This opinion will be unpublished and
may not be cited except as provided by
Minn. Stat. § 480A.08, subd. 3 (2000).
IN COURT OF APPEALS
State of Minnesota,
Ernest Demar Moore,
Ramsey County District Court
File No. K1002386
Mike Hatch, Attorney General, 525 Park Street, Suite 500, St. Paul, MN 55103; and
Susan Gaertner, Ramsey County Attorney, Richard J. Dusterhoft, Assistant County Attorney, 50 Kellogg Boulevard West, Suite 315, St. Paul, MN 55102 (for respondent)
John M. Stuart, State Public Defender, Susan J. Andrews, Assistant Public Defender, 2829 University Avenue SE, Suite 600, Minneapolis, MN 55414 (for appellant)
Considered and decided by Shumaker, Presiding Judge, Halbrooks, Judge, and Stoneburner, Judge.
Appellant challenges his sentence for second-degree unintentional murder on the ground that the trial court failed to consider the presence of mitigating circumstances in imposing a presumptive sentence. Because the trial court acted within its discretion, we affirm.
Appellant Ernest Demar Moore shared a Minneapolis apartment with Dino Moore, Marvin Pate, and Michael Warren. On January 24, 2000, just before 8:00 p.m., appellant, Pate, Dale Ross, and some friends returned to the apartment. Appellant noticed that some of his clothes and other belongings were missing. He surmised that Warren had taken his belongings because Warren was gone and appellant’s key was “thrown under the door.” Appellant, Pate, and Ross believed that Warren was traveling by bus to Chicago, so appellant drove them to the Minneapolis Greyhound station. Upon arrival at the bus station, appellant found his belongings in the luggage compartment of a bus bound for Chicago and removed them without having any contact with Warren. At some point after leaving the station, appellant realized that he had not recovered all of his things.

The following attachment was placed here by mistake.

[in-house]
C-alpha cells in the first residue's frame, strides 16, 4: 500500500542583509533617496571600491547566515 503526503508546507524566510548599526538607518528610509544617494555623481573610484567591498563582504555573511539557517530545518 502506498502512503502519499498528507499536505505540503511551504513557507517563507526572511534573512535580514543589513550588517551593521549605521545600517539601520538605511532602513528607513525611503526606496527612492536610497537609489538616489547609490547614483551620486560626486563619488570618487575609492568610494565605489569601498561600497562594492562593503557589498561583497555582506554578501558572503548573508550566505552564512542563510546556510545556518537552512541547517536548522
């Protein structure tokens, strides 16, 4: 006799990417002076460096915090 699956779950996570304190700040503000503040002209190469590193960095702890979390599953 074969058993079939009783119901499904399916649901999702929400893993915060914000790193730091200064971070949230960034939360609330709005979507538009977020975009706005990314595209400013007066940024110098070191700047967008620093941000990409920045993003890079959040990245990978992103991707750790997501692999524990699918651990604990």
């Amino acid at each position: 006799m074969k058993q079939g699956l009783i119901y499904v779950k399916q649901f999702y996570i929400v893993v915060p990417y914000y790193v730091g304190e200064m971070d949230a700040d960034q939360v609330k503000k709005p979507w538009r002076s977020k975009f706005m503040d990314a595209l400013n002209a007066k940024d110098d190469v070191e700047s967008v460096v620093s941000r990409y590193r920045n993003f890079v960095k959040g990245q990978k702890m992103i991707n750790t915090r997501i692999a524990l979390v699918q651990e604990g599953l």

The three then drove to St. Paul. As they drove, Pate was yelling that they needed “to go F [Warren] up.” They stopped at a home in St. Paul and Pate and Ross went in. When Pate and Ross returned, they told appellant that they had a gun and wanted to switch cars, in case appellant’s had been seen at the Minneapolis bus station. As they drove to the St. Paul bus station, Ross pulled out the gun, and appellant put it on the back seat.
When they arrived, Pate asked to see the gun, and appellant handed it to him. Pate then boarded the bus and shot Warren in the head, killing him. Appellant turned himself in to the police the following morning.
Appellant was indicted for one count of second-degree intentional murder and one count of conspiracy to commit second-degree murder. Appellant agreed to a plea bargain and pleaded guilty to second-degree unintentional murder under Minn. Stat. § 609.19, subd. 2 (1998). The agreement required appellant to cooperate in the Pate and Ross prosecutions in exchange for a 150-month guideline sentence. The state agreed that appellant could argue for departure at the sentencing.
Pate was charged with one count of first-degree murder and one count of second-degree murder. He was tried and acquitted, despite appellant’s testimony. Ross was charged with one count of first-degree murder and one count of second-degree murder. Charges against him were later dismissed.